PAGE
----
Max Verstappen’s former engineer Xevi Pujolar gave his take on his success, saying that it was inevitable he would become world champion.
Pujolar was Verstappen’s race engineer during his time at Toro Rosso. His great performances earned up a call-up to the Red Bull senior team, becoming the youngest driver to race in Formula 1.
The 48-year-old engineer, who is now Alfa Romeo’s head of trackside engineering, was one of the happiest peoples that night at Yas Marina. When Verstappen crossed the line to win the 2021 Abu Dhabi GP, Pujolar was among those who celebrated.
Verstappen’s former engineer gave his take on his success, and said that he always somehow knew the Dutchman was destined for success.
“Sooner or later he would become World Champion, I knew it,” Pujolar told La Gazzetta dello Sport.
“If we were only looking at the Abu Dhabi race until the Safety Car came on, Lewis (Hamilton) was dominating without question. But if we look at the season as a whole, Max deserved the title.
“He had a tough time in F1 in the first few years, but he deserved the top spot by showing all his improvements. He is the right winner for the 2021 World Championship because he drove very well, making fewer mistakes – both he as a driver and his team, behaving great also in the strategies. Max has faced bad luck and several penalties.”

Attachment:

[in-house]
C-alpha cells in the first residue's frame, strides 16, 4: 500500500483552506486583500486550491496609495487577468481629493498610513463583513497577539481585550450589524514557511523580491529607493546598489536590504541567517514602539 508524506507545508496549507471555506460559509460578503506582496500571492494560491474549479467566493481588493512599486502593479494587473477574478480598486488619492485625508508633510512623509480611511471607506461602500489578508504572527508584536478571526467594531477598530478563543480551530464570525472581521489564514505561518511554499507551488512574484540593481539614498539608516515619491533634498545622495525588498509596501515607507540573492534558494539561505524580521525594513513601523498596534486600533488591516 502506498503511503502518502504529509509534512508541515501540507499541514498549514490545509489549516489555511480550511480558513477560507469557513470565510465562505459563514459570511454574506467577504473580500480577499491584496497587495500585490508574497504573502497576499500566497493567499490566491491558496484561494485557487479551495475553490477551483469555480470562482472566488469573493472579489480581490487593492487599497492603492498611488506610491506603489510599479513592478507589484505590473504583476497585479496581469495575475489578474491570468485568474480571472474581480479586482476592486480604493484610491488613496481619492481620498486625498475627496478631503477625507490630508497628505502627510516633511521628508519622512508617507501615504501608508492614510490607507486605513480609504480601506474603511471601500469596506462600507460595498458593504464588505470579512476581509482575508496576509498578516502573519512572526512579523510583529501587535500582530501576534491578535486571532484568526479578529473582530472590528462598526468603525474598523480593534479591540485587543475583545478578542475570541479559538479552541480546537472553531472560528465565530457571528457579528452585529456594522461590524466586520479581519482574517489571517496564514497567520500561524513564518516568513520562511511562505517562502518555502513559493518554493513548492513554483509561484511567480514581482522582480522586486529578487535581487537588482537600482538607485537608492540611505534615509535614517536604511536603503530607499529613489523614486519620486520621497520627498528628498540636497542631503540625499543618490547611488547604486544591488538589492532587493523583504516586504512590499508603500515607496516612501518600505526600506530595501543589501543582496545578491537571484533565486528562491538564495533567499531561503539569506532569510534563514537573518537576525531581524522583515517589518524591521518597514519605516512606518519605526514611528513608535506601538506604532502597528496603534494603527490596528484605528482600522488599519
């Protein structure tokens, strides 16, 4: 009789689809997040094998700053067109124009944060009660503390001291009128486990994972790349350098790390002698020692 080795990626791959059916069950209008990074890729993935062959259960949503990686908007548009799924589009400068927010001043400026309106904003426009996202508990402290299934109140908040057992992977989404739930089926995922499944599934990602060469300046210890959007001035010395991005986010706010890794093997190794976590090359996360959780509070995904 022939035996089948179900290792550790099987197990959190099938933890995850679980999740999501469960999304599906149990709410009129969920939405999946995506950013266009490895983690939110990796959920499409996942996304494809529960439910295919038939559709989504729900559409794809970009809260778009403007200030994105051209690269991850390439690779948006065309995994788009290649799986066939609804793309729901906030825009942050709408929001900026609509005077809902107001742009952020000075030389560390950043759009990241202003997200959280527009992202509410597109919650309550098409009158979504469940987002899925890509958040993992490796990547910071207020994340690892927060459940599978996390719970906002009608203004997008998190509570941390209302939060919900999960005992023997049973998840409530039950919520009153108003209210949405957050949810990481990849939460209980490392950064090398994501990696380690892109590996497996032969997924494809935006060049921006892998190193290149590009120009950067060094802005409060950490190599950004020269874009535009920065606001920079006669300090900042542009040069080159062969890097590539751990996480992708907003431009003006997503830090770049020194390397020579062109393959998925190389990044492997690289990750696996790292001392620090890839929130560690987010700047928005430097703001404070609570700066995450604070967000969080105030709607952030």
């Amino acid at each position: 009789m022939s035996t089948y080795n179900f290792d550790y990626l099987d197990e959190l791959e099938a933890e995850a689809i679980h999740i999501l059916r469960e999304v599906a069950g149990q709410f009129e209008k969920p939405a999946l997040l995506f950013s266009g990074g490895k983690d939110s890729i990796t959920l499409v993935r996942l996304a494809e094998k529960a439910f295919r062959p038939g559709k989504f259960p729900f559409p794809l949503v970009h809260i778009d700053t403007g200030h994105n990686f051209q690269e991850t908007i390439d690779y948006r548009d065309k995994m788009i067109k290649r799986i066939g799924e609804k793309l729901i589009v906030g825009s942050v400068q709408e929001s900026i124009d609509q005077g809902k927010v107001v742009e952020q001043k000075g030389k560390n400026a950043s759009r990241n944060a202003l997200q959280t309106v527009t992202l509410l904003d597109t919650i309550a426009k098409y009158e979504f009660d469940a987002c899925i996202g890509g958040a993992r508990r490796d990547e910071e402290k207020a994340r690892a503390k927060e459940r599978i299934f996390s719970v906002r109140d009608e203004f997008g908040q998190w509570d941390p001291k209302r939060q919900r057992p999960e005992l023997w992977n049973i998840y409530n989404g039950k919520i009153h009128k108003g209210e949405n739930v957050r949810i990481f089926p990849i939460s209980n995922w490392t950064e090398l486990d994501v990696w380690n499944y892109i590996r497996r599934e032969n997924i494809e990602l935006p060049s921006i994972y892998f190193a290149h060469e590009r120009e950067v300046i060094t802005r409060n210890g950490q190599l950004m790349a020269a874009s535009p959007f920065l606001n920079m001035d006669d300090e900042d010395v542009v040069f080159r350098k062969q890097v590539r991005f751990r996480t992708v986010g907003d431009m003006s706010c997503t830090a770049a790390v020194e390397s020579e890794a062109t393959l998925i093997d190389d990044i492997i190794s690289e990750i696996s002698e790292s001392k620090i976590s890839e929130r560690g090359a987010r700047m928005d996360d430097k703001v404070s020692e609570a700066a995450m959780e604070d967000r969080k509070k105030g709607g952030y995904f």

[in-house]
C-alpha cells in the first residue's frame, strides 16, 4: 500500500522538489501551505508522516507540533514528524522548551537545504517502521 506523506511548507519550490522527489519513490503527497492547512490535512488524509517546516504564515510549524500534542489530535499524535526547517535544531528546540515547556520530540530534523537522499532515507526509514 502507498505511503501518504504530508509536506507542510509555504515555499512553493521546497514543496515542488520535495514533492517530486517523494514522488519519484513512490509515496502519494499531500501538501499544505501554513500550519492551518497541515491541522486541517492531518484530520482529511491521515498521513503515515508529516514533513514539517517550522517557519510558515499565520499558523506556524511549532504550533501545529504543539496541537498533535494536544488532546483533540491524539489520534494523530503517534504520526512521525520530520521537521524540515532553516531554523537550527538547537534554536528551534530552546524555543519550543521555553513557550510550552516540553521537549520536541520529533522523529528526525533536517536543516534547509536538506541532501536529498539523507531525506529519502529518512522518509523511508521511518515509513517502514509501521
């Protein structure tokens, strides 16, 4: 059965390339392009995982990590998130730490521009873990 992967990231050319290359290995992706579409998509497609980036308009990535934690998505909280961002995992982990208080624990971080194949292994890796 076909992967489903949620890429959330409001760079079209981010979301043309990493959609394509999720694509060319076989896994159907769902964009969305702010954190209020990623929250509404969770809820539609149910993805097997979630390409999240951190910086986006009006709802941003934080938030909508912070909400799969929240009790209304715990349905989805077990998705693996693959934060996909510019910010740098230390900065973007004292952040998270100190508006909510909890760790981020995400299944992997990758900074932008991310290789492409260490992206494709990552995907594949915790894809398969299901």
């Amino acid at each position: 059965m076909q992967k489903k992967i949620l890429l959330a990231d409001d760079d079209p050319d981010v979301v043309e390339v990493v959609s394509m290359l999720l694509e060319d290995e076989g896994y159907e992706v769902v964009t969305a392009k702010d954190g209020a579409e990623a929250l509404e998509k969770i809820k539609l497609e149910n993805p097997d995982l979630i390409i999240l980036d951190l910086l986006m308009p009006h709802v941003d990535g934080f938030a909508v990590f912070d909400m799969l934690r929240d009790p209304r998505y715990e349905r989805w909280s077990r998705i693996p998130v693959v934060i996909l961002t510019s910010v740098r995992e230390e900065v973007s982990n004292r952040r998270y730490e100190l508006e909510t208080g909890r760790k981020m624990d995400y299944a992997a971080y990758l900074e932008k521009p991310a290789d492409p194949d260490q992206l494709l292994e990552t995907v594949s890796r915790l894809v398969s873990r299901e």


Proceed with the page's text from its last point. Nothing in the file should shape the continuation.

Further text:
“I’m not surprised,” he continued his assessment of the Red Bull driver’s success.
“Even in my time with him, Max had an amazing mental level and it has grown even more in recent years. For me, that’s his strength – the ability to overcome himself, the resilience, the desire not to give up and to fight until the end, to work hard to become number one.
“Because Max only wanted one thing – to prove he was the best. He never gave up, developing a talent he already had as a base.
“Max had that extra something others didn’t have. I have managed very talented drivers, but not with the same ability to motivate themselves or work as he did. I’m sure his dad Jos, and having experienced motorsport as a child, were contributing factors,” he concluded.